A few days ago, as I was stepping into the shower, Wagon Wheel by Old Crow Medicine Show came on. Immediately, I was in Portland, Oregon last July. I was going for a walk well past midnight, my Epipens in my dress pocket, clanging against my thigh with each step. The air was still warm, humid, but not cloying; just sort of close in the way summer sometimes is. I signed along to the song in ASL as I walked, an old habit from when I was learning.

Driving across the bridge into Portland was the culmination of surviving years of surgeries and shocks and lost pieces of myself. I felt amazing there, filled with this lightness, but also sad around the edges. This disease is so unpredictable. I loved it there so much and I don’t know if I’ll ever get there again.

Last week, I scheduled an appointment with my colorectal surgeon for January to discuss the removal of the end of my GI tract. It no longer has any function and causes me a fair amount of grief. That same day, I booked my flights to Colorado. I was not feeling great emotionally because frankly I’m tired of surgeries and procedures but physically I have been feeling much better. I am sleeping at night and not vomiting every day and don’t feel like a zombie all the time. Anything better than normal feels like such an improvement.

In the next three months, I am planning to visit Florida, Minnesota, California and potentially Hong Kong. It’s a lot of travel for anyone, let alone someone like me. That’s the thing about feeling better – it gives you this artificial bravery to do things you normally wouldn’t. It makes you feel like you can do things you know you can’t. What if I could, though? What if I could do all things I think I can?

I had one of those cries in the shower that night, when Wagon Wheel came on, the kind with wrenching, full body sobs. It had been building all week. Every morning that week I woke up feeling okay and all day I waited for it to get worse. I was afraid of how bad it would feel when this good went away. I was afraid I would remember that I can’t do all these things I want to do, and I was afraid that I would be right.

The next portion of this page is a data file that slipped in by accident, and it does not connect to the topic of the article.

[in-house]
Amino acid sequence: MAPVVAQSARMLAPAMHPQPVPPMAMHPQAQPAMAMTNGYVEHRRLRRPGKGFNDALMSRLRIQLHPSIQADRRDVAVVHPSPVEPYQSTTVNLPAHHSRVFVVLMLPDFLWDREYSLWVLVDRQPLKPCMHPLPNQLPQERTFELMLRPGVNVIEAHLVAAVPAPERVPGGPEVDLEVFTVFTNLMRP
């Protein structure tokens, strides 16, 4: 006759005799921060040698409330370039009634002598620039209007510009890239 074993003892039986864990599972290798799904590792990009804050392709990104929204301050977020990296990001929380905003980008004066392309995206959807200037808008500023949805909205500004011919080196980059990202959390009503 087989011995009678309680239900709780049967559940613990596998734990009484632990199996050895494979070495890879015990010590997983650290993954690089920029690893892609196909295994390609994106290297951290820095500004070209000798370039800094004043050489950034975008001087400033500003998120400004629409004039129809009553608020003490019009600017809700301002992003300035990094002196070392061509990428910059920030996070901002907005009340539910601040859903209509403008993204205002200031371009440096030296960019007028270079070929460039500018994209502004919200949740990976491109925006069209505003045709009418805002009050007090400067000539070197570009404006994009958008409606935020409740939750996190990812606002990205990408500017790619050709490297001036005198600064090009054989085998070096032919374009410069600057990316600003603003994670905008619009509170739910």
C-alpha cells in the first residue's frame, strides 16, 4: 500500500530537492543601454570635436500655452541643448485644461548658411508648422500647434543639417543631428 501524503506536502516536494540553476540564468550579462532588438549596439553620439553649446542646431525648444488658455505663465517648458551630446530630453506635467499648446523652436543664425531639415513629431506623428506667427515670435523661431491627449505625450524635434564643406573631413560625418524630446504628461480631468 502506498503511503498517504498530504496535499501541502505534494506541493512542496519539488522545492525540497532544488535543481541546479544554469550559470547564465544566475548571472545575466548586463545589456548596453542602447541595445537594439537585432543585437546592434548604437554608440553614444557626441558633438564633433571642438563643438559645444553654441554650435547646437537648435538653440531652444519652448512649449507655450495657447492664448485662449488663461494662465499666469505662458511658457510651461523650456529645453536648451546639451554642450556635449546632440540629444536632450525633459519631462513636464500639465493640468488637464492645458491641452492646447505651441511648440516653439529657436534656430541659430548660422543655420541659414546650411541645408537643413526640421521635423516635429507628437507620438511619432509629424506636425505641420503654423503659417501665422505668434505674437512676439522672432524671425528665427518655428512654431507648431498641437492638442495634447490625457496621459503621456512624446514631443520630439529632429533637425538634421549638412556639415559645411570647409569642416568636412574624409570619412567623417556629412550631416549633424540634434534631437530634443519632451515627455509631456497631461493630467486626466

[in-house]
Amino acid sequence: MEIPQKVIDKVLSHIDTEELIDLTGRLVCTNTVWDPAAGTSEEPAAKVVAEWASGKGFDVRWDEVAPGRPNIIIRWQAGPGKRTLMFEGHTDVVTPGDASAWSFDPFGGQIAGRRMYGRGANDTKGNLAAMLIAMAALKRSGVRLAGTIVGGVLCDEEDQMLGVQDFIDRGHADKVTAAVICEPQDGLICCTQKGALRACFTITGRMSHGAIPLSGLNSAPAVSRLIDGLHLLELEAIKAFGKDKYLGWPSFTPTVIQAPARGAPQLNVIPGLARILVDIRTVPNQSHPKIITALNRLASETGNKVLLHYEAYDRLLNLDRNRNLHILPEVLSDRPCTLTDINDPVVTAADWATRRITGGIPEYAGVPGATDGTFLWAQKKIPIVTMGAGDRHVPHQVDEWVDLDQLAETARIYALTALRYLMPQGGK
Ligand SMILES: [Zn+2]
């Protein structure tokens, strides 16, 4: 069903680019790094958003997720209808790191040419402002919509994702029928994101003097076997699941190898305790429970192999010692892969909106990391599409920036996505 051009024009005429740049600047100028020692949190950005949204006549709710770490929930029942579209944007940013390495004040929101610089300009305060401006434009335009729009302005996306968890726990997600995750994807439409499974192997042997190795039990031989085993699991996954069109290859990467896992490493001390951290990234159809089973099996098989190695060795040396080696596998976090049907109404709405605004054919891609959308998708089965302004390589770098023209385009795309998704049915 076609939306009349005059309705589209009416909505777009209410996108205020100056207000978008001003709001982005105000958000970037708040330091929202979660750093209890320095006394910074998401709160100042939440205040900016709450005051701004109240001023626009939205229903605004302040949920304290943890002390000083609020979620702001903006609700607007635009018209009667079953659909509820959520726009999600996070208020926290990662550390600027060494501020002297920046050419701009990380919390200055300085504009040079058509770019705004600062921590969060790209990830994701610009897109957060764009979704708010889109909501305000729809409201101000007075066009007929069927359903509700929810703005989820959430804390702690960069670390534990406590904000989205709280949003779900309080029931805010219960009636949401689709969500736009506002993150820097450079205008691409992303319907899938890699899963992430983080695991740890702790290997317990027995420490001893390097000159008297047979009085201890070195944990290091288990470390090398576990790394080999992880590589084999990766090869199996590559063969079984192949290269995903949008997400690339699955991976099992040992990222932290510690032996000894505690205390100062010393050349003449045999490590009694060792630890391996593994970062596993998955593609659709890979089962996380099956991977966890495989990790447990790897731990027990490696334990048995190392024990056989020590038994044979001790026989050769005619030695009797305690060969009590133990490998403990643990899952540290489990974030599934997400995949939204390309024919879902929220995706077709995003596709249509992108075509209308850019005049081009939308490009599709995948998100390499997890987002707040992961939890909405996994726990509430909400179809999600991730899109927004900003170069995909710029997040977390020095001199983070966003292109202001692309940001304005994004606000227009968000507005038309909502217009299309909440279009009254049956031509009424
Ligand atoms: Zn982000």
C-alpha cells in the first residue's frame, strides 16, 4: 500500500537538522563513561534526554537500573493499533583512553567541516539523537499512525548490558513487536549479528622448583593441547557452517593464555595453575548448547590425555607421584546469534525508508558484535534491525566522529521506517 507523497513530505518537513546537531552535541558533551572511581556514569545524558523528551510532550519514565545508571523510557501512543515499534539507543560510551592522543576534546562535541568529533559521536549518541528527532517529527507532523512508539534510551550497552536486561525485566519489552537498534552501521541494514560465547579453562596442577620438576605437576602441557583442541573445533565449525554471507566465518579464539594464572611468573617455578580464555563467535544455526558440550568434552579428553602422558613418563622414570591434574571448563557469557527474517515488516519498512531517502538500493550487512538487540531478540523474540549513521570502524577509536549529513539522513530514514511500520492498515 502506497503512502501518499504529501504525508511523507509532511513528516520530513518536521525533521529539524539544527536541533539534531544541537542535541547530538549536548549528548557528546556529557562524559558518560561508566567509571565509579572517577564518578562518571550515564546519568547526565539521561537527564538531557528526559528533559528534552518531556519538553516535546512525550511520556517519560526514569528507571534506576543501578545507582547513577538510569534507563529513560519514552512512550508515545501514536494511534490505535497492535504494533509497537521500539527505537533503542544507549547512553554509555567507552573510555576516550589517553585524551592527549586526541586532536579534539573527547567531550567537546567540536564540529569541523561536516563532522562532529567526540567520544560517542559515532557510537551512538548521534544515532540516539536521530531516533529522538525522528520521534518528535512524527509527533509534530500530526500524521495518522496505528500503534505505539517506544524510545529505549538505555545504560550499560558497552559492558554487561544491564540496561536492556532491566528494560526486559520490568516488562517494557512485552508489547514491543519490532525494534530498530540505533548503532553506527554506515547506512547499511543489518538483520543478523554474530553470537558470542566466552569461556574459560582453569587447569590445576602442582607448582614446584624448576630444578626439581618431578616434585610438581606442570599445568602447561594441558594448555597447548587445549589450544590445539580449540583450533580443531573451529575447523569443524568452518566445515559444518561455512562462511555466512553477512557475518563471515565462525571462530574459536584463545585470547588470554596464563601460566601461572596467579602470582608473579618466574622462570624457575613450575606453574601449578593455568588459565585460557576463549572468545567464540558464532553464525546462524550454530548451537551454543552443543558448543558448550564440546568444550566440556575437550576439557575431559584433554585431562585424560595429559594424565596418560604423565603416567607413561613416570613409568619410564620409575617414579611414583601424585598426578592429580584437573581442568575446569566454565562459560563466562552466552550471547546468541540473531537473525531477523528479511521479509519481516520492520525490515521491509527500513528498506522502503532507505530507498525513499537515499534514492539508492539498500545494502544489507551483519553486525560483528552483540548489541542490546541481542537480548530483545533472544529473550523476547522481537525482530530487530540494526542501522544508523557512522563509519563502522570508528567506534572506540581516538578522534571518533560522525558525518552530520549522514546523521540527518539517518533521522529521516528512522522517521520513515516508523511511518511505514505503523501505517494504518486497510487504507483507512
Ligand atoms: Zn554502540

When I have a really good day, I tell people that I feel like I could fly, like I could touch the sky if I wanted to. Feeling good after not for so long does strange things to your mind. It makes it feel like you can bend the limits of your reality.

Standing in the water, I had an image in my mind of me touching the sky only to have it break apart under my hand. And on the other side of the sky, there was this other place, with no limits, and it terrified me.

When I feel good, part of me is afraid of feeling bad again. But I think there is also a part that is afraid for another reason. I think part of me has no idea how to function outside of these confines my disease has built for me. I think if I was healthy tomorrow, I wouldn’t even remember how to live anymore.

 

MTHFR, folate metabolism and methylation

MTHFR (methylenetetrahydrofolate reductase) is an enzyme involved in folate metabolism. It is rate limiting, which means that if there is not enough, your body cannot metabolize enough folate; if there is too much, it metabolizes too much. How much folate your body is able to metabolize is directly related to how much MTHFR you have in your body.   Some folate broken down by your body is used to methylate DNA. There has been much conflicting evidence, but it seems that low folate in the body is associated with less DNA methylation overall, which may be associated with cancer (Crider, 2012.)

A single nucleotide polymorphism (SNP) is a change in DNA sequence in which one nucleotide (a DNA building block) is changed. Importantly, SNPs are common. In fact, they are so common that the way your body codes its DNA allows for SNPs to not change gene expression in many cases. This is called wobble. Three DNA building blocks in a row make one amino acid, which is used to build proteins that do things in the body. However, in many cases, the third building block can be any building block and it will still make the same amino acid. Please consider this. SNPs are so common that your cells know that in many cases, 1 in every 3 DNA building blocks can be anything and it won’t change a thing.